A Parent's Supporting Role

When it comes to homework, be there to offer support and guidance, answer questions, help interpret assignment instructions, and review the completed work. But resist the urge to provide the right answers or complete assignments.

It can be difficult to see your kids stressed out over homework, especially when there's a test or important deadline looming. But you can help by teaching them the problem-solving skills they need to get through their assignments and offering encouragement as they do.

More tips to help make homework easier for your teen:

  • Plan ahead. Regularly sit down with your teen to go over class loads and make sure they're balanced. If your teen has a particularly big workload from classes, you may want to see if you can shuffle the daily schedule so that there's a study hall during the day or limit after-school activities. Teachers or guidance counselors might have some perspective on which classes are going to require more or less work.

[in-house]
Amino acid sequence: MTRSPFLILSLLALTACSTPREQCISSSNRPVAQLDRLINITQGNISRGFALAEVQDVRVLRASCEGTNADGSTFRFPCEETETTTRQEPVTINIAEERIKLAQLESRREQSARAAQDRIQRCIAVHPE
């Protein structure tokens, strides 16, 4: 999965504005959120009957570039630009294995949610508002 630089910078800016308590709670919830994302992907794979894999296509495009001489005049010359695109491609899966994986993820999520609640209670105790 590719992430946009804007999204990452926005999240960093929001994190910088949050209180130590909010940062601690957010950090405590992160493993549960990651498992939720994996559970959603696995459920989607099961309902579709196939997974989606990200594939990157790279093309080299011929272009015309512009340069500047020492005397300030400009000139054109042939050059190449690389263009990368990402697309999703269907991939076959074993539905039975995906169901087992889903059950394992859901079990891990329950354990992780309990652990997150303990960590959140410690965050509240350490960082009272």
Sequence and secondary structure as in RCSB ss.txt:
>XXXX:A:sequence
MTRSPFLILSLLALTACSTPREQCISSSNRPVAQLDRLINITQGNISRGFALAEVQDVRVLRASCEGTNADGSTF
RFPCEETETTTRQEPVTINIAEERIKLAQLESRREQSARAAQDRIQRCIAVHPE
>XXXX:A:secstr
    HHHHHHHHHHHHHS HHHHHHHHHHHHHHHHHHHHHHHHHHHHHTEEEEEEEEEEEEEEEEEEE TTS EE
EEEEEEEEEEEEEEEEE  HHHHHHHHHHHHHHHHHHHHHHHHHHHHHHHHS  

• Establish a routine. Send the message that schoolwork is a top priority with ground rules like setting a regular time and place each day for homework to be done. And make it clear that there's no TV, phone calls, video game-playing, etc., until homework is done and checked.
  • Instill organization skills. No one is born with great organizational skills — they're learned and practiced over time. Most kids first encounter multiple teachers and classrooms in middle school, when organization becomes a key to succeeding. Give your teen a calendar or personal planner to help get organized.